"It's hard to feel that, if I were an Olympic gymnast, maybe this would be different, if I was a football player in MSU or a basketball player in MSU, then maybe the public and the MSU as an institution worry more," he said. .

Decades of abuse by a trusted doctor

Nassar, 54, young athletes who were sexually abused, many of whom were top gymnasts and dancers, for decades under the guise of medical treatment . According to court documents, she gained the trust of the girls and their families, who then protected her by using their exams to caress and digitally penetrate the girls in the vagina and anus.

For many years, he treated many of these athletes as a doctor on the US gymnastics team. UU., Physician of several sports teams of the MSU and sports physician of the Twistars gymnasium of Michigan.

The first accusation against Nassar was made public in September 2016, one year before the explosive increase in the #MeToo movement. He had already been fired by USA Gymnastics in 2015 and was subsequently fired from his teaching position at MSU. In December 2016, he was arrested for possessing at least 37,000 images of child pornography, and in July of 2017, he pleaded guilty to three federal charges related to child pornography. He was sentenced to 60 years in prison this December.

In November, Nassar also pleaded guilty to 10 counts of sexual misconduct in the first degree and is awaiting sentencing for those crimes. He said in a statement to the court that he was "so terribly sad" for what he did and that he hopes the victims and the community can heal.

Nassar faces a minimum sentence of 25 years in prison for counting sexual misconduct. According to reports, the Michigan Attorney General's office asked the judge to sentence him between 40 and 125 years.

'Fed up with MSU trying to look good instead of being good'

It is safe to say that Nassar has been condemned as a sexual abuser by both law and public opinion, and will probably die in prison. But what about the institutions that allowed their crimes to continue for so long?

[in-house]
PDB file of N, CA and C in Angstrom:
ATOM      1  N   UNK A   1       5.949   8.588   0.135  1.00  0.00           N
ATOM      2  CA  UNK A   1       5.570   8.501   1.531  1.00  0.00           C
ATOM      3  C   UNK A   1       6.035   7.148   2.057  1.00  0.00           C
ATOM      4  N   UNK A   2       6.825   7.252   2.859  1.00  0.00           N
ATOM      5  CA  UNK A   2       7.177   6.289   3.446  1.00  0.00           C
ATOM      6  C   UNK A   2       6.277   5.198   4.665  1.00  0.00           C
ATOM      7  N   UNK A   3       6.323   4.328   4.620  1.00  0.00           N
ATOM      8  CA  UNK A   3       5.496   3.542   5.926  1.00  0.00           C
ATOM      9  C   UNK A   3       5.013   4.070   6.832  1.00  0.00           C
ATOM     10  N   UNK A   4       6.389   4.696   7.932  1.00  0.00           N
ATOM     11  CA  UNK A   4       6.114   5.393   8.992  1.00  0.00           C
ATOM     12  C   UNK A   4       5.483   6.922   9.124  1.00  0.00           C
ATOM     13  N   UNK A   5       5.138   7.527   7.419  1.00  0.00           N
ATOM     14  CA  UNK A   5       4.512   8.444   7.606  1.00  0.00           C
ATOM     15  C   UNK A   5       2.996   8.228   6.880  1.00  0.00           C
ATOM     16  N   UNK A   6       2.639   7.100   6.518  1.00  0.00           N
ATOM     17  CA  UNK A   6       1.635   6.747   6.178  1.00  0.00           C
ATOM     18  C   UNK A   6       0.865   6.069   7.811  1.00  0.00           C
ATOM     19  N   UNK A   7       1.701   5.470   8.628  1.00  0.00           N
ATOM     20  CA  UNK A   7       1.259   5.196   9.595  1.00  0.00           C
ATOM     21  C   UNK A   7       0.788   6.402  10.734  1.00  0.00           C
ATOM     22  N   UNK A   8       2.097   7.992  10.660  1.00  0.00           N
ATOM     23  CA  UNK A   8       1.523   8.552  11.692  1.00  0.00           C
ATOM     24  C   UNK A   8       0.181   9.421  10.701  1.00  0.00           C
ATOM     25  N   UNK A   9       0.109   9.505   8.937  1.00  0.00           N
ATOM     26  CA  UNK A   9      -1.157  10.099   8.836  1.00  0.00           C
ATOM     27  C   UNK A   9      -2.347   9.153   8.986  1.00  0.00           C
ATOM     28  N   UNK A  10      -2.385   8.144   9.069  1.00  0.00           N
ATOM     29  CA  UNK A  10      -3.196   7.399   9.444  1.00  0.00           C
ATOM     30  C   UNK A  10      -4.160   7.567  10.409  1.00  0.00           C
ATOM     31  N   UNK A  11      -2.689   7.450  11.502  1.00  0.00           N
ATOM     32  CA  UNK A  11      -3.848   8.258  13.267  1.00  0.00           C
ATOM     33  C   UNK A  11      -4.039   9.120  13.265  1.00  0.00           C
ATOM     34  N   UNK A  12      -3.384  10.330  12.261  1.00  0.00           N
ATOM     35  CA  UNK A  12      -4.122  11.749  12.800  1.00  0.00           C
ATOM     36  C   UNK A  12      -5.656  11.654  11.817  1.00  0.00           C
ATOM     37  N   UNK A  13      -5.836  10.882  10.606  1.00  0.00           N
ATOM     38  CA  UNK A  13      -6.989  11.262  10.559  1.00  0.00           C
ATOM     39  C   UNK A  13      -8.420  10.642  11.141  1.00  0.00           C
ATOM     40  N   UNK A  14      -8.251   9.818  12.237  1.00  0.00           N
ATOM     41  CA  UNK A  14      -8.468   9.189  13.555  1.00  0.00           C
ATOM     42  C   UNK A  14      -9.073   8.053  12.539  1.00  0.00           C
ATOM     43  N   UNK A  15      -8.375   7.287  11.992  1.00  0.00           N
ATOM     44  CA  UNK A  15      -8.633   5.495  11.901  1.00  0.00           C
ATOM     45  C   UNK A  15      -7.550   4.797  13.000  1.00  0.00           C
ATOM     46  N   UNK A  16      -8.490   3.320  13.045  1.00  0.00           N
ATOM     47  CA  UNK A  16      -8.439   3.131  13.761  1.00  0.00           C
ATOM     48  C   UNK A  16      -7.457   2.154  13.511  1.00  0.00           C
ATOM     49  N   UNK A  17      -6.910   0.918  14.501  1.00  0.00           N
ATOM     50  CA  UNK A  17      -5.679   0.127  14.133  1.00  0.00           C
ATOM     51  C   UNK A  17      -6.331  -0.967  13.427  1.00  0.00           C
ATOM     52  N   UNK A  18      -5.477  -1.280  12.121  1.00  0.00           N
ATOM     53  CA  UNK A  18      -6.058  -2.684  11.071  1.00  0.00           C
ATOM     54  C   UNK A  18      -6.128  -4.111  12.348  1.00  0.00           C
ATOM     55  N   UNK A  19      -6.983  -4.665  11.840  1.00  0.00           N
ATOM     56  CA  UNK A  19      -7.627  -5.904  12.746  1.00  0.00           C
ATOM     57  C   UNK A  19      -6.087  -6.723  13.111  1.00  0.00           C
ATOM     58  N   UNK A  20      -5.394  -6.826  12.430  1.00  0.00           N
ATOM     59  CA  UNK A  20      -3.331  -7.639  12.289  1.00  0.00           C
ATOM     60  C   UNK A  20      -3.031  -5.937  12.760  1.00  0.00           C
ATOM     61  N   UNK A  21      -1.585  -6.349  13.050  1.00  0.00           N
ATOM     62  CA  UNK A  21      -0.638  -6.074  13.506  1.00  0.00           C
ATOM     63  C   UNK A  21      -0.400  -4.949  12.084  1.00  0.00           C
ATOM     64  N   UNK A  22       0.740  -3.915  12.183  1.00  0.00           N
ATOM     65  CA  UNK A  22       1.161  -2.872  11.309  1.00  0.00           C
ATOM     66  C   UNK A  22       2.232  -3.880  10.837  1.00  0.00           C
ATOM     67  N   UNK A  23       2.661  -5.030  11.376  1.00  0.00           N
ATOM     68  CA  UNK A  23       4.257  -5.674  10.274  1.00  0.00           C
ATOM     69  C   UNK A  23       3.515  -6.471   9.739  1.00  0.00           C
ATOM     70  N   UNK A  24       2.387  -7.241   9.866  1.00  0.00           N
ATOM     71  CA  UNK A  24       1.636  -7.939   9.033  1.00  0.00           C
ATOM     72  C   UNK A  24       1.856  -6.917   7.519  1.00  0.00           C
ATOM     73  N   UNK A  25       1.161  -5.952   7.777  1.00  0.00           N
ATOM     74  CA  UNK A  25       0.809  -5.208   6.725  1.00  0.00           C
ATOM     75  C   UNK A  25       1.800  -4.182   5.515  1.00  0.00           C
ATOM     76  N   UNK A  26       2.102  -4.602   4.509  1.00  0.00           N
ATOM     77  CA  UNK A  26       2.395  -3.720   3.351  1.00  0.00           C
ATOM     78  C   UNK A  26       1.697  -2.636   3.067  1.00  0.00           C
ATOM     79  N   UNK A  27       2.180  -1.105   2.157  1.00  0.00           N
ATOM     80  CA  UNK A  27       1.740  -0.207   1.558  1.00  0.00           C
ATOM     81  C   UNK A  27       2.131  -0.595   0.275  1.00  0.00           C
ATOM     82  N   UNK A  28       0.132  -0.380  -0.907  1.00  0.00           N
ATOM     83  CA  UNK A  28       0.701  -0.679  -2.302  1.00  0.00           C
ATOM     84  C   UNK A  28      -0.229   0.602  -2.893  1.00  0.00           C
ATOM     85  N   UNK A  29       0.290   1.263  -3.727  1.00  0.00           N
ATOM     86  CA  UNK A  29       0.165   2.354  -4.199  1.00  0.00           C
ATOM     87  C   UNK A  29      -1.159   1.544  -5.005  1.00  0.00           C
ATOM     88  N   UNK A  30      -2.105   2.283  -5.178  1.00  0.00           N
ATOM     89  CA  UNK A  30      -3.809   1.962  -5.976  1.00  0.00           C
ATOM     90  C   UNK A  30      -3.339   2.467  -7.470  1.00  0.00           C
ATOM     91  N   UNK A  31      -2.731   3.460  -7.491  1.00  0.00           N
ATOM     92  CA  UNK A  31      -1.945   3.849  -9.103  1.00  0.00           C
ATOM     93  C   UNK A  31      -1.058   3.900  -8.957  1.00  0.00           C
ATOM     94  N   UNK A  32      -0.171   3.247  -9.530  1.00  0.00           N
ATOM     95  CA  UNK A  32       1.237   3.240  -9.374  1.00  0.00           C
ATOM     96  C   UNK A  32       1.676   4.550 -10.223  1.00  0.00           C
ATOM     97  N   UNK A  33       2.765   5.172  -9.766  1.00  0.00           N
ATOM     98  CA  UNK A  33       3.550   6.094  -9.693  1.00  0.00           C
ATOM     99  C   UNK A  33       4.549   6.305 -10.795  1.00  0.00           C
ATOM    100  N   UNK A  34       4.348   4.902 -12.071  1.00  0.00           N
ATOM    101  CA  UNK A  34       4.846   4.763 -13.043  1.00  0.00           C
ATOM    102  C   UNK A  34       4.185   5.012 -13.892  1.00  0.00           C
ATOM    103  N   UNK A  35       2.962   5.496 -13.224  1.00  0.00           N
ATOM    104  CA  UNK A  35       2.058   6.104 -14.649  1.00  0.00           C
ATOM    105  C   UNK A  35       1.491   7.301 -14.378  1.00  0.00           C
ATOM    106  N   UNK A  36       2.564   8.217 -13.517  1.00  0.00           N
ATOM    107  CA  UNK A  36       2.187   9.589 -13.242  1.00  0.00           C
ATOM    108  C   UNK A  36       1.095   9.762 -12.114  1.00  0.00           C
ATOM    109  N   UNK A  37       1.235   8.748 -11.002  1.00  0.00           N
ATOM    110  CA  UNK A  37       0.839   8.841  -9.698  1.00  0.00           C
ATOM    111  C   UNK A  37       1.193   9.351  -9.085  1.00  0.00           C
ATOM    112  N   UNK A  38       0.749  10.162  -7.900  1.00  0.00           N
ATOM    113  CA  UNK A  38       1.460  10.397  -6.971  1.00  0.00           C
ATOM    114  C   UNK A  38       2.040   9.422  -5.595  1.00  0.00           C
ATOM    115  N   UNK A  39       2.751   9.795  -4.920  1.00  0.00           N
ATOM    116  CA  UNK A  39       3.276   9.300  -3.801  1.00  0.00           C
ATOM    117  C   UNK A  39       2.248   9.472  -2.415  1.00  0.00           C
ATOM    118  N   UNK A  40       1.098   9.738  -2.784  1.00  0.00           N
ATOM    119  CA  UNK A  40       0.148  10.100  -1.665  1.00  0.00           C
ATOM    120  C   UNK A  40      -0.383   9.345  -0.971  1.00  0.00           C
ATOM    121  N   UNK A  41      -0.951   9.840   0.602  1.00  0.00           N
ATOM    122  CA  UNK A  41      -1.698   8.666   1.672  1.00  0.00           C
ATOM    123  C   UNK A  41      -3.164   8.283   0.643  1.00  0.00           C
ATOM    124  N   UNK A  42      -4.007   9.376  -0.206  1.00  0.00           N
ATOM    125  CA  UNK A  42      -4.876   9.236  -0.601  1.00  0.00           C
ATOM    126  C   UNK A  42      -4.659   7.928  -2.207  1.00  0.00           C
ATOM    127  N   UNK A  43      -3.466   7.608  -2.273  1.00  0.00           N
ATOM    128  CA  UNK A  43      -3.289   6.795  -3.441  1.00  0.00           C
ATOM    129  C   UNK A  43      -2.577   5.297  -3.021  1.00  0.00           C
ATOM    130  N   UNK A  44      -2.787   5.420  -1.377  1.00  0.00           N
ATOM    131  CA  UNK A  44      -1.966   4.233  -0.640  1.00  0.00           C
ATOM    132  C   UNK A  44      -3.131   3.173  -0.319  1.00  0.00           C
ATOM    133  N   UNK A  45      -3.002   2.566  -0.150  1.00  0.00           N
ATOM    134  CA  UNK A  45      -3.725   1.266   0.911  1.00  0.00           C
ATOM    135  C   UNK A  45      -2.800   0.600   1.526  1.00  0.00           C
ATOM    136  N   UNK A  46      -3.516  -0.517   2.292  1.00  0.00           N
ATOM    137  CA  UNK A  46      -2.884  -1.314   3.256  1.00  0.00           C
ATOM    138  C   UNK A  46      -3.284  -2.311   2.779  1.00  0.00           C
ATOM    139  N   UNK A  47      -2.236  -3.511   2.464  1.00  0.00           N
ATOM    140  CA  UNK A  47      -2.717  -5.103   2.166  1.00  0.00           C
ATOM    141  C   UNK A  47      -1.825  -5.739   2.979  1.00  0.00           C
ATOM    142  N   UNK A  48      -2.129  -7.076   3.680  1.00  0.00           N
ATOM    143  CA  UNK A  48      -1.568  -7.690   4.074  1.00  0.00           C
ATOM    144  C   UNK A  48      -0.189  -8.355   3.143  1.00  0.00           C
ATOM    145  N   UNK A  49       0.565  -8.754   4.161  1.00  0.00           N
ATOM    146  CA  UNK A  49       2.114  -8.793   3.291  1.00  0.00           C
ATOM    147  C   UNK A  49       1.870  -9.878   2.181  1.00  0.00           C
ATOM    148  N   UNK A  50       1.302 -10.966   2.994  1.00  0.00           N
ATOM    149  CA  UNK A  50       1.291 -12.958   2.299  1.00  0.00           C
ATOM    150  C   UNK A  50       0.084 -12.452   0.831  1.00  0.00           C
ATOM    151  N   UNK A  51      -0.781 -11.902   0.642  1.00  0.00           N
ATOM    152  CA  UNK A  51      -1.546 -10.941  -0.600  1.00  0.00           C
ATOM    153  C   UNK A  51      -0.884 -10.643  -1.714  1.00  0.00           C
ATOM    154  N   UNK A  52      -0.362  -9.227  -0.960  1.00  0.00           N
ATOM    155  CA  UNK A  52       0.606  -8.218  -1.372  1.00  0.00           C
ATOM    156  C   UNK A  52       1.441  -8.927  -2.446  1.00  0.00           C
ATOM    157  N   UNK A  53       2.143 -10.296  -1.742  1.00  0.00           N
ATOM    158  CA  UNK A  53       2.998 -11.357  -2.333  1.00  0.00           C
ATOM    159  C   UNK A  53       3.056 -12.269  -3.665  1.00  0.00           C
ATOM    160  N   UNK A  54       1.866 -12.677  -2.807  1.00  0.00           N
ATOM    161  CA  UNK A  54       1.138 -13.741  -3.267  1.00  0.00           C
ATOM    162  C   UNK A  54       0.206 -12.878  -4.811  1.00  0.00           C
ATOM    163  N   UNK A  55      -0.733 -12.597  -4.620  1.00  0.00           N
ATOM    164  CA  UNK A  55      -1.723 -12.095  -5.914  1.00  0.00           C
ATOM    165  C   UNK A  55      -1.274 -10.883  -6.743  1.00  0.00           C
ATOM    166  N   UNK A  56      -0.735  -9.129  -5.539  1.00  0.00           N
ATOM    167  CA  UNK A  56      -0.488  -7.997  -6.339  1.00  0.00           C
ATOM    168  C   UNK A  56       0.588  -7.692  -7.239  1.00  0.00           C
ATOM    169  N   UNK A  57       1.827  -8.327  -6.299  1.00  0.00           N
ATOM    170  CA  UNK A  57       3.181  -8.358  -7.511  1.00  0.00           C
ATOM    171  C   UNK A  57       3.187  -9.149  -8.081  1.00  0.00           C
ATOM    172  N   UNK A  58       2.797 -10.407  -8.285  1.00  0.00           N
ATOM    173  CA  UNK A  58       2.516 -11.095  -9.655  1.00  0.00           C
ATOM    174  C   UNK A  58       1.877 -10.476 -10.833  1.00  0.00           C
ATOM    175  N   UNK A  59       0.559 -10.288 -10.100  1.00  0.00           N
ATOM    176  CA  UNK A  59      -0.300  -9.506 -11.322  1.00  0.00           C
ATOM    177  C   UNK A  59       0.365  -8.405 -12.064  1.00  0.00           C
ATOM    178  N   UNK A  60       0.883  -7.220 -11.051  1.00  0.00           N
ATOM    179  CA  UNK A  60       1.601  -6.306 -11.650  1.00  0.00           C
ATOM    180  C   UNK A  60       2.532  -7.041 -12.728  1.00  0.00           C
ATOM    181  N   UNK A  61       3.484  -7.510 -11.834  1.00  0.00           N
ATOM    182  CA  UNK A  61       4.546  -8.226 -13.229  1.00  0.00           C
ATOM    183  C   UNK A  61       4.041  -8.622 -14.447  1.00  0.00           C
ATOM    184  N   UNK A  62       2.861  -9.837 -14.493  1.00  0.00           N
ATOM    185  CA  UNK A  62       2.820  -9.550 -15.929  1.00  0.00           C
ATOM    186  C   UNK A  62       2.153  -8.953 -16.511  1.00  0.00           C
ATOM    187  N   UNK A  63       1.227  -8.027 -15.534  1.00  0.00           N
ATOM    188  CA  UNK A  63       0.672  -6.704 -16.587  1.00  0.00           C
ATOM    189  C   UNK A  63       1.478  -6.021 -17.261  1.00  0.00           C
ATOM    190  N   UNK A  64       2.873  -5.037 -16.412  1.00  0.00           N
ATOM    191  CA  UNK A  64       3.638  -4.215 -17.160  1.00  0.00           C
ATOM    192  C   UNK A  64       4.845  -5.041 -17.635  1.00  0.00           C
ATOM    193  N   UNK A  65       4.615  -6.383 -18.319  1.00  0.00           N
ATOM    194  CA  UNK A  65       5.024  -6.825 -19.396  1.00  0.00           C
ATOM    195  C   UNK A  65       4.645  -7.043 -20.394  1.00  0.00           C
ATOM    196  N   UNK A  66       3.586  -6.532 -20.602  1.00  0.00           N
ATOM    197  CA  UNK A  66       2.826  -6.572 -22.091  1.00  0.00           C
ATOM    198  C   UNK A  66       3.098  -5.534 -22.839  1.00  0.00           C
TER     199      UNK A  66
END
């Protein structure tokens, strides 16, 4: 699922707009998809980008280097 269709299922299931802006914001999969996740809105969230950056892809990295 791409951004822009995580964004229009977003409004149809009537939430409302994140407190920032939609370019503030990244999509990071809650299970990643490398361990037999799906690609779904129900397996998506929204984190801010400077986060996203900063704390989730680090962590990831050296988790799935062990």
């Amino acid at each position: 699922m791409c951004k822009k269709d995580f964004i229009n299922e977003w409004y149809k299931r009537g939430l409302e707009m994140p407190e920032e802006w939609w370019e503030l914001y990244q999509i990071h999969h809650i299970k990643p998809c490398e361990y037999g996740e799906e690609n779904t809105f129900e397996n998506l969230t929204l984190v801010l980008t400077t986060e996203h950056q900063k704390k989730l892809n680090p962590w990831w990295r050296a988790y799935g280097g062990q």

Many of Nassar's victims say that they told parents, coaches, MSU instructors and even the police what happened behind closed doors. Again and again, the girls' claims were allegedly ignored or swept under the rug.

"I'm sick of MSU trying to look good instead of being good," said Smith.

Apparently, several university employees did not comply with the mandatory reporting regulations when they were informed of the abuse. MSU doctor Brooke Lemmen and MSU gym coach Kathie Klages have resigned in the face of growing accusations. The dean of MSU's College of Osteopathic Medicine, William D. Strampel, took a medical permit from his position in December. The president of USA Gymnastics, Steve Penny, resigned in March 2017 after public scrutiny of the matter.

None of them, Smith and the other women who spoke with HuffPost believe they have faced sufficient punishment for their failures.

"I think that everyone that the victims reported or that they knew that this was happening and did nothing, should have been canceled immediately, and that is not the case," McCaul said. . "I feel that it sends a great message to the victims that there are no consequences for what these people did."

It is insulting as a victim to have to ask for answers about why Nassar was enabled for the entire time he was there.
Nassar's accuser Christine Harrison

Boyce knows very well the consequences of people in power not following the mandatory information standards . He said he had told Klages about Nassar's behavior in 1997 and that the coach had told him that he should have misunderstood the medical procedure. At age 16, Boyce was so embarrassed and confused that he continued to see Nassar for years, during which time he continued to abuse her.